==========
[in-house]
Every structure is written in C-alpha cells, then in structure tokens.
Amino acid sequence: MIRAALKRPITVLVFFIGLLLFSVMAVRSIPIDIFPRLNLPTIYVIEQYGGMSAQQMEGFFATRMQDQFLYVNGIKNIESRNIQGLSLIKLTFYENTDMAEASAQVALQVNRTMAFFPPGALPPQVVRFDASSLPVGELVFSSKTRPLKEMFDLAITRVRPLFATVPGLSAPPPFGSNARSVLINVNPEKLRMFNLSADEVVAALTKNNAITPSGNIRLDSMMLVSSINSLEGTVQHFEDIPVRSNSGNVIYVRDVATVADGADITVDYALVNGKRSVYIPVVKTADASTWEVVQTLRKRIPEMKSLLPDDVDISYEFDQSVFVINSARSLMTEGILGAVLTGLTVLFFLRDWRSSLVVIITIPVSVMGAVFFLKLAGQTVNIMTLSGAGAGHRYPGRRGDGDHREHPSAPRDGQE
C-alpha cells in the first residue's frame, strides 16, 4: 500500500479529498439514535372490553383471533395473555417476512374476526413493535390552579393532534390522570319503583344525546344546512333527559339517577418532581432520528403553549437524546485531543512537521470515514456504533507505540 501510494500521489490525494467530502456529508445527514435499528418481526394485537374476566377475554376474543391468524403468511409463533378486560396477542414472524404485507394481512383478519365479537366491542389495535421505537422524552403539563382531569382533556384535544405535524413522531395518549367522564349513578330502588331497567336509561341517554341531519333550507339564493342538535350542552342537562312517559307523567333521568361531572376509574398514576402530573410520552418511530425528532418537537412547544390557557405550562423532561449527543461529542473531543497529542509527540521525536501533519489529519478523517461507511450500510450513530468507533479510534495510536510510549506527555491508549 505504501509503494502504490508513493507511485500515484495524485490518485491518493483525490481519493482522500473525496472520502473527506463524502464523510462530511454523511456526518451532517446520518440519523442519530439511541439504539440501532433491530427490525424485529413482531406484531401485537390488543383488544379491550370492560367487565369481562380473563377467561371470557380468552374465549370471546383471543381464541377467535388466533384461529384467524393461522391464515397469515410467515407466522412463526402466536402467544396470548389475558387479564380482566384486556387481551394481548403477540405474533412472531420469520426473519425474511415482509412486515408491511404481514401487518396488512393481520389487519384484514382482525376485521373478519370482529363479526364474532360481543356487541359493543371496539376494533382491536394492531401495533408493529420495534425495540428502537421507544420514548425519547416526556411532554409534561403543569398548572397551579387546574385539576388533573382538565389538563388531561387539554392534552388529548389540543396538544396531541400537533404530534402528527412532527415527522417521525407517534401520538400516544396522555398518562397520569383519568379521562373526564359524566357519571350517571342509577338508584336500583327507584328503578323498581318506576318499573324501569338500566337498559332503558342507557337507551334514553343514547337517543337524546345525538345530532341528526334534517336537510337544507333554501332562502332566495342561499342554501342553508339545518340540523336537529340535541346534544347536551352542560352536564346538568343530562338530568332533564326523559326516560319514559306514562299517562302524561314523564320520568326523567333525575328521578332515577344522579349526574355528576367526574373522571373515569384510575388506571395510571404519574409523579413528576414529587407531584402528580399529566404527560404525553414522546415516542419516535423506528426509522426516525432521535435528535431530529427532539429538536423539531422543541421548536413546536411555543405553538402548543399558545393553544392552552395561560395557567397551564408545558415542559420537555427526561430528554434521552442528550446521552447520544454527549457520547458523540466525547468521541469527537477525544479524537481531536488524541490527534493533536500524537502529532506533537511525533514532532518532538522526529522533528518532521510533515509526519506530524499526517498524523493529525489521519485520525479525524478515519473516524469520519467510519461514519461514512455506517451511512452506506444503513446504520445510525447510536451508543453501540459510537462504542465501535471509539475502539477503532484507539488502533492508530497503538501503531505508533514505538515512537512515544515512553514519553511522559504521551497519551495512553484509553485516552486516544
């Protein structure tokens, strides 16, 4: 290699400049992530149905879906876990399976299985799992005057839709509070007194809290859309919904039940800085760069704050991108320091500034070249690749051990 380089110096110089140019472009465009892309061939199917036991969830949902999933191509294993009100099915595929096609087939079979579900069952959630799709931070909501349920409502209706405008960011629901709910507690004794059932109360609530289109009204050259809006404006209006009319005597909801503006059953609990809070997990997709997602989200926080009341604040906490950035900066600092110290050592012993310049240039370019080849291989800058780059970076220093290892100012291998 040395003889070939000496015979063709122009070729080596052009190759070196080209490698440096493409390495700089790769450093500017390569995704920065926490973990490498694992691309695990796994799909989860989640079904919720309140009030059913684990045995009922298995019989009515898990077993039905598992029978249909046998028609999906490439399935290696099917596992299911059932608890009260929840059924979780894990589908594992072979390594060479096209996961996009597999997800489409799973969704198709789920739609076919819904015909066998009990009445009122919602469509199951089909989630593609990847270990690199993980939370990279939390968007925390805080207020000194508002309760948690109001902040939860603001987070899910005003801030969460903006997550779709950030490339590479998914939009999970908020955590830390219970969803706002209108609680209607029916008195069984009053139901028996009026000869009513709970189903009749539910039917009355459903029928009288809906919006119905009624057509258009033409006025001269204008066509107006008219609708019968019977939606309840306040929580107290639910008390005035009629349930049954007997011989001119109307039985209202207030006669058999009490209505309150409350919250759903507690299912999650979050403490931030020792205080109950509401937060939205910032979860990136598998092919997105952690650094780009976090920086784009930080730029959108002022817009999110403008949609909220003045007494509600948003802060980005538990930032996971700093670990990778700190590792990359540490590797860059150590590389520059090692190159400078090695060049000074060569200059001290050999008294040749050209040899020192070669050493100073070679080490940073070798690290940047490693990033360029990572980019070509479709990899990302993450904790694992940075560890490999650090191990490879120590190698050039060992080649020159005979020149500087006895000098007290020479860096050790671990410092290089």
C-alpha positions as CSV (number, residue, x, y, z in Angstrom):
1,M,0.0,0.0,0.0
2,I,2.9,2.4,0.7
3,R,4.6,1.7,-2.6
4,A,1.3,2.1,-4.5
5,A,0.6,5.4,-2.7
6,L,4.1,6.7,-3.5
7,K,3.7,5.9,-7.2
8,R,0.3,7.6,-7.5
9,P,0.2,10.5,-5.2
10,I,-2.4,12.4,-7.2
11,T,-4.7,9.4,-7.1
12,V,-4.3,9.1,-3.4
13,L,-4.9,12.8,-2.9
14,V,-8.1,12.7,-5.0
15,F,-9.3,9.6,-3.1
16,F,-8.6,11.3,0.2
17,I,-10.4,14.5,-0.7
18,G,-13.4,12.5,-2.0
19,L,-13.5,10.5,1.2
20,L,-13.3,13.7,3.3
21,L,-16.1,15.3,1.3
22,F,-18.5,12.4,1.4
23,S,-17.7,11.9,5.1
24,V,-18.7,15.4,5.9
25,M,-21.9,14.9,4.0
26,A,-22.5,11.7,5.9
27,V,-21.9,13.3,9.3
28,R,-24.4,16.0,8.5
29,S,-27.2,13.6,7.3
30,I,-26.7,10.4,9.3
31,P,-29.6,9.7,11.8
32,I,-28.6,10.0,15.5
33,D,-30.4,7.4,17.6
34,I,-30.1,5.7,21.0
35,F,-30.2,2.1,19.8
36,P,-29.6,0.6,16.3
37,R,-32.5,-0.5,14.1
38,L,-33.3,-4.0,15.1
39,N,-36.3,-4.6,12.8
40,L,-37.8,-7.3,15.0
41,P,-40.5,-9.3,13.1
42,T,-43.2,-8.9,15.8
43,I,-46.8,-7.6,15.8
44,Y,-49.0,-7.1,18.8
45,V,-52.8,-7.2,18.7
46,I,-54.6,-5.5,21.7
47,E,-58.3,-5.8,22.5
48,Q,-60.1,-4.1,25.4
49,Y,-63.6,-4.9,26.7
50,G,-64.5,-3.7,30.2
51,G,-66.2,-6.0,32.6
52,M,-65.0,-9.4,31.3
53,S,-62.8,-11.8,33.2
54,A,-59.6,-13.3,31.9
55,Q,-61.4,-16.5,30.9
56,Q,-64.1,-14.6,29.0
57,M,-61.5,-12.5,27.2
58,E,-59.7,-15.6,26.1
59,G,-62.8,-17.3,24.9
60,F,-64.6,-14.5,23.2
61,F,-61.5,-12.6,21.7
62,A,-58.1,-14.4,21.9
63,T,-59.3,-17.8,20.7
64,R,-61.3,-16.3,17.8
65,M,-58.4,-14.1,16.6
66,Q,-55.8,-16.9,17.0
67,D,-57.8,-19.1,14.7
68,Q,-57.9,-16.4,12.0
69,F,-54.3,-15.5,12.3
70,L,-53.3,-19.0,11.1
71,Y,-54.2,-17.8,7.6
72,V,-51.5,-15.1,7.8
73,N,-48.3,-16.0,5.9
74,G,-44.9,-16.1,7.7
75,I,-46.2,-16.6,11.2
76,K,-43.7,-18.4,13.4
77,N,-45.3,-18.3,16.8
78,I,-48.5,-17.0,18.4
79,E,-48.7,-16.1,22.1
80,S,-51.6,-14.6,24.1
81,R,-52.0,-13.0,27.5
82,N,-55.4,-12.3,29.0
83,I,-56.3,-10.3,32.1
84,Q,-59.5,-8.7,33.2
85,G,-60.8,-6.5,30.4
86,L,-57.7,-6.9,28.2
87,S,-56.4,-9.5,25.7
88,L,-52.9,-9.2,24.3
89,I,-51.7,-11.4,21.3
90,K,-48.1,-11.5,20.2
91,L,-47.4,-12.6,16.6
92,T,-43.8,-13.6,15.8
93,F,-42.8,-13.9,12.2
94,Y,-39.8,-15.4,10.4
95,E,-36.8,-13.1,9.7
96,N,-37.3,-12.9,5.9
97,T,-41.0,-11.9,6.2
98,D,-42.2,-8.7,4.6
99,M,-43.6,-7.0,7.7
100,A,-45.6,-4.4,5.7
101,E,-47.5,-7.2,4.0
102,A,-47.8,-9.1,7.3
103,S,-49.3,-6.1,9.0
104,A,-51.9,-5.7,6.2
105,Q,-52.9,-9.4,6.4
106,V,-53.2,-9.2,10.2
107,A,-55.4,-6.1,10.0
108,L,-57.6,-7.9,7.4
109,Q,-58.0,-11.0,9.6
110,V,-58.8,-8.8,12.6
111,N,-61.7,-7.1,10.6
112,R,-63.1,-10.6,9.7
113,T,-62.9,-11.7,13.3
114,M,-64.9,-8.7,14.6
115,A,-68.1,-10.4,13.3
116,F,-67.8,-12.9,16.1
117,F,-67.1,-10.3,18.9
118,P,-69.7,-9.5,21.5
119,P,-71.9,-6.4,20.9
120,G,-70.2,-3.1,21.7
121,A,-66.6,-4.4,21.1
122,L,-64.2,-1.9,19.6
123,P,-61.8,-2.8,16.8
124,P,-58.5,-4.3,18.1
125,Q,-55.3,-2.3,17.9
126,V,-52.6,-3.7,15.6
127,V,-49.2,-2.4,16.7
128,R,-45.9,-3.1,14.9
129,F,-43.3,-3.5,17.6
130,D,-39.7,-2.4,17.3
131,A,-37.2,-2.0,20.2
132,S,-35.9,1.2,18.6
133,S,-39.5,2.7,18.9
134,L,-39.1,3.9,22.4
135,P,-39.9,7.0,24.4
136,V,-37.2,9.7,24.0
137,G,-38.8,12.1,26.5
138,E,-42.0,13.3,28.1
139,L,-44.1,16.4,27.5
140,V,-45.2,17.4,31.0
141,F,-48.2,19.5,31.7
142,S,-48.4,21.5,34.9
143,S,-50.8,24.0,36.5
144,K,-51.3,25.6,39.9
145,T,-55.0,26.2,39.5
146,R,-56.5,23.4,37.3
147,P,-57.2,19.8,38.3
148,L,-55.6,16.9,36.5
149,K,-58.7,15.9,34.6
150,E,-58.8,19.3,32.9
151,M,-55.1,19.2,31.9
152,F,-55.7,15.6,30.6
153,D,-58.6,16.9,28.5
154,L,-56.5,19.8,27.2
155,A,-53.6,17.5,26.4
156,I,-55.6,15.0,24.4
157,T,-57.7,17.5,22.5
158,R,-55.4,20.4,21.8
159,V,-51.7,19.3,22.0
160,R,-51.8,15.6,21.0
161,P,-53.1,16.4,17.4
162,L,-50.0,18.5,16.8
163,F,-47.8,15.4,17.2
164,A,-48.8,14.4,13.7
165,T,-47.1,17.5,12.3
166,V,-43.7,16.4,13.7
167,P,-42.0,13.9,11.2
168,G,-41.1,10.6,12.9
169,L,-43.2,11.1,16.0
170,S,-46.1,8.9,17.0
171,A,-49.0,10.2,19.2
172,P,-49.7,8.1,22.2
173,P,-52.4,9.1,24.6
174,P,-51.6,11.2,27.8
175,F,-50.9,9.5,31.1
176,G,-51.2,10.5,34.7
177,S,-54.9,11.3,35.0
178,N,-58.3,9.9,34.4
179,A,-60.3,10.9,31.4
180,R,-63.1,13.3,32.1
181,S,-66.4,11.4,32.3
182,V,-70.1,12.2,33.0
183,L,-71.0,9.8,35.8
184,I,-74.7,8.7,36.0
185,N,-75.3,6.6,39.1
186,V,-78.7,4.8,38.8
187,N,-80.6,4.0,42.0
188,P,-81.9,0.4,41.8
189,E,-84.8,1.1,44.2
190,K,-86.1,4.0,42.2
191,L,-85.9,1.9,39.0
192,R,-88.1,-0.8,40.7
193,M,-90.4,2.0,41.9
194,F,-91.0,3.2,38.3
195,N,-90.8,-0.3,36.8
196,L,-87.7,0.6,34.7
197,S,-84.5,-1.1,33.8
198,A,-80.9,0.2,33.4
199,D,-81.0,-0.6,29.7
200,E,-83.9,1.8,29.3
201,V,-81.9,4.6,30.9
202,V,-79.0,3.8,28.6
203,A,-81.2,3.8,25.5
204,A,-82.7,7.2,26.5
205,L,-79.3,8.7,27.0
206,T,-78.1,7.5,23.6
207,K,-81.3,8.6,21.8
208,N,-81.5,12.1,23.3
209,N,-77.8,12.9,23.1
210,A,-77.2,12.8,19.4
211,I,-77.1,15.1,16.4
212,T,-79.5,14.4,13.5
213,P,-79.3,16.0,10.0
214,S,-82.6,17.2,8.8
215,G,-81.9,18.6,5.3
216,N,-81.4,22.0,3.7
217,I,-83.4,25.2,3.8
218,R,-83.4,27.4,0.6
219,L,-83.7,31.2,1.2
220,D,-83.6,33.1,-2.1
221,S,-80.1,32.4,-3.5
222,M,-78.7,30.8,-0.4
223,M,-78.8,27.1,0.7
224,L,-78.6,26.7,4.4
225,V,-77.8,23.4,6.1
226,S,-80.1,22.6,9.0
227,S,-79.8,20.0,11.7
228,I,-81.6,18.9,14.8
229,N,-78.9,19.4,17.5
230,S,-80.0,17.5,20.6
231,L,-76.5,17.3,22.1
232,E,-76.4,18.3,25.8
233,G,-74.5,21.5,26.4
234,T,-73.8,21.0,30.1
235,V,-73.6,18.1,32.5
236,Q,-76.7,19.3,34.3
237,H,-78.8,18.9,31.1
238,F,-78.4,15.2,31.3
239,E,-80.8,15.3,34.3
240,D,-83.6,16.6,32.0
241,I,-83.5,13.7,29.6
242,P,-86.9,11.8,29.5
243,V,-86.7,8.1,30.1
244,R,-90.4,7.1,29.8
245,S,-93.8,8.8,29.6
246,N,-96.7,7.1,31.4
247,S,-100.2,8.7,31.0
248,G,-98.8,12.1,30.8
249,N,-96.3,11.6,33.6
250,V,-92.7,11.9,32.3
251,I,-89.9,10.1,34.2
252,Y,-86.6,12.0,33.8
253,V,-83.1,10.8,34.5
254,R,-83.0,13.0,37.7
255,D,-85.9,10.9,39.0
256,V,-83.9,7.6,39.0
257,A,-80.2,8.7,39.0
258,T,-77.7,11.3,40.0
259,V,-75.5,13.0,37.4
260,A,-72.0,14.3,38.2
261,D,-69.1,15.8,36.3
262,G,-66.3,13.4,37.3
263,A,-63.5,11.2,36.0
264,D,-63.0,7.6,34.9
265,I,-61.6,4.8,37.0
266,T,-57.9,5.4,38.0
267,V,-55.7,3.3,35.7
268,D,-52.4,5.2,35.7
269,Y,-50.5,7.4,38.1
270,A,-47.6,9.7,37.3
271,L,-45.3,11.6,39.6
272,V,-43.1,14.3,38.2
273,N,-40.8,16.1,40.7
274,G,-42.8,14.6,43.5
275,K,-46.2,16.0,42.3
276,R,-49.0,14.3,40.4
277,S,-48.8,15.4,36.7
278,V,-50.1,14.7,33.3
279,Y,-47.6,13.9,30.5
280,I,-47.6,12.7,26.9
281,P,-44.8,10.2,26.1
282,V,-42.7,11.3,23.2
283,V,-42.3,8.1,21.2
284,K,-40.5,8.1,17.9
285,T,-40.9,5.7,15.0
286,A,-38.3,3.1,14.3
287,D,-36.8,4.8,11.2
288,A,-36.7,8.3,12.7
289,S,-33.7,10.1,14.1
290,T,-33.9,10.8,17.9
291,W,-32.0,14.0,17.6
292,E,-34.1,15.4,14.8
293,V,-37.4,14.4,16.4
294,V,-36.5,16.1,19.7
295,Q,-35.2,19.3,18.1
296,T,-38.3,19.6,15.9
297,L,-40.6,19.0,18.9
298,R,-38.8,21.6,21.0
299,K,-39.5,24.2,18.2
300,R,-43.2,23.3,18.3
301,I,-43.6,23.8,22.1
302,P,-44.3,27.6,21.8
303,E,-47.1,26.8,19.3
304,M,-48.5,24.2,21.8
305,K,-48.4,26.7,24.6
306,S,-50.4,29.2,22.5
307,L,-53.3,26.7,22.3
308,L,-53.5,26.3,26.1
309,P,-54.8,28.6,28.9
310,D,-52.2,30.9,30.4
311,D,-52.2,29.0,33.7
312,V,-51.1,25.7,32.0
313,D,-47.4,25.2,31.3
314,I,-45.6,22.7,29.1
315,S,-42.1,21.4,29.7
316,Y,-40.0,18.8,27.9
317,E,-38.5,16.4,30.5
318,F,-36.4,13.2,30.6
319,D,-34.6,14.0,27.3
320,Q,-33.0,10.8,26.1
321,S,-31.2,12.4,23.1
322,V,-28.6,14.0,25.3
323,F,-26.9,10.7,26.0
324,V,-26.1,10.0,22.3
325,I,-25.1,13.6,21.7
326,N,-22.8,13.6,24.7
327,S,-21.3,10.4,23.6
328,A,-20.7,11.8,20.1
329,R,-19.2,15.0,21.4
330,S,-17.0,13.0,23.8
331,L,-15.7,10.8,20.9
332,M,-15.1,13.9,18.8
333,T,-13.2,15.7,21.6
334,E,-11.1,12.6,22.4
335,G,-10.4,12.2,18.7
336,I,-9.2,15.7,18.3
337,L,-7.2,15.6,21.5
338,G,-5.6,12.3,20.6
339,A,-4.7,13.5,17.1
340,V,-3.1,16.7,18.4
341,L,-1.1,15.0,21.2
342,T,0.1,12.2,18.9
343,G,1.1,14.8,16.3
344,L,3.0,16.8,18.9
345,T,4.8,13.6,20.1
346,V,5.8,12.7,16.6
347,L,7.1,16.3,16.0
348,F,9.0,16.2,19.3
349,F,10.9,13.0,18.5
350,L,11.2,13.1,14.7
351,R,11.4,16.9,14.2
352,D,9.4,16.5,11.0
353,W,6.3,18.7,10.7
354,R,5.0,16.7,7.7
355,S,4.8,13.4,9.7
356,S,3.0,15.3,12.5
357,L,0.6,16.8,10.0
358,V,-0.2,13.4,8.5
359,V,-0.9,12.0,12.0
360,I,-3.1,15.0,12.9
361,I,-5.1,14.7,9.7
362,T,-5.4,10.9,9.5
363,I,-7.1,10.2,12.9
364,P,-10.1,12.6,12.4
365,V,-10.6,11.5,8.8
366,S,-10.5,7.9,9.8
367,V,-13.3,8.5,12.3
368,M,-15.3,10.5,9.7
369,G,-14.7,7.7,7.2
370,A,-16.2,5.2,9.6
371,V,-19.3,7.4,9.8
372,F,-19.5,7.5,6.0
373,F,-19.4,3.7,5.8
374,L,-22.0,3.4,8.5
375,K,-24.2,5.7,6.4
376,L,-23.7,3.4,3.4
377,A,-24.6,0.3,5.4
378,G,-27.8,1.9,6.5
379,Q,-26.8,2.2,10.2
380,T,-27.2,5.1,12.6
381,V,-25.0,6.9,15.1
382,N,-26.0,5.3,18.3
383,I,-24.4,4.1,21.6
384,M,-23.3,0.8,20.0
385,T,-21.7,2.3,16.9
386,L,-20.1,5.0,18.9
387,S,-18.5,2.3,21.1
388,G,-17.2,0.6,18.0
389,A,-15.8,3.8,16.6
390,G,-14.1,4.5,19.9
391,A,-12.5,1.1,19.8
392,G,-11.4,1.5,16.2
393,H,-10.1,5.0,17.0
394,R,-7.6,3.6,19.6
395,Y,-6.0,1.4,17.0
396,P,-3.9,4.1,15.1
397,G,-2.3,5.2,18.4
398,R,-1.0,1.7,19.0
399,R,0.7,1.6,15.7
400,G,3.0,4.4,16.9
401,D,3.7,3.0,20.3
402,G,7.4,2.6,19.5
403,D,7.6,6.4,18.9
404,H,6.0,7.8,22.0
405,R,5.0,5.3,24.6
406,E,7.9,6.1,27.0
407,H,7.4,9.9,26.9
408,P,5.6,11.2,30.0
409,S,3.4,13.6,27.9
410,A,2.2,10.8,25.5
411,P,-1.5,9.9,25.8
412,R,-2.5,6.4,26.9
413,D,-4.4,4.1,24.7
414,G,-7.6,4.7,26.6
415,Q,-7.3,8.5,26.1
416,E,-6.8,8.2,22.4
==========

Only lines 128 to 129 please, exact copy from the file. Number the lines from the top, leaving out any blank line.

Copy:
122,L,-64.2,-1.9,19.6
123,P,-61.8,-2.8,16.8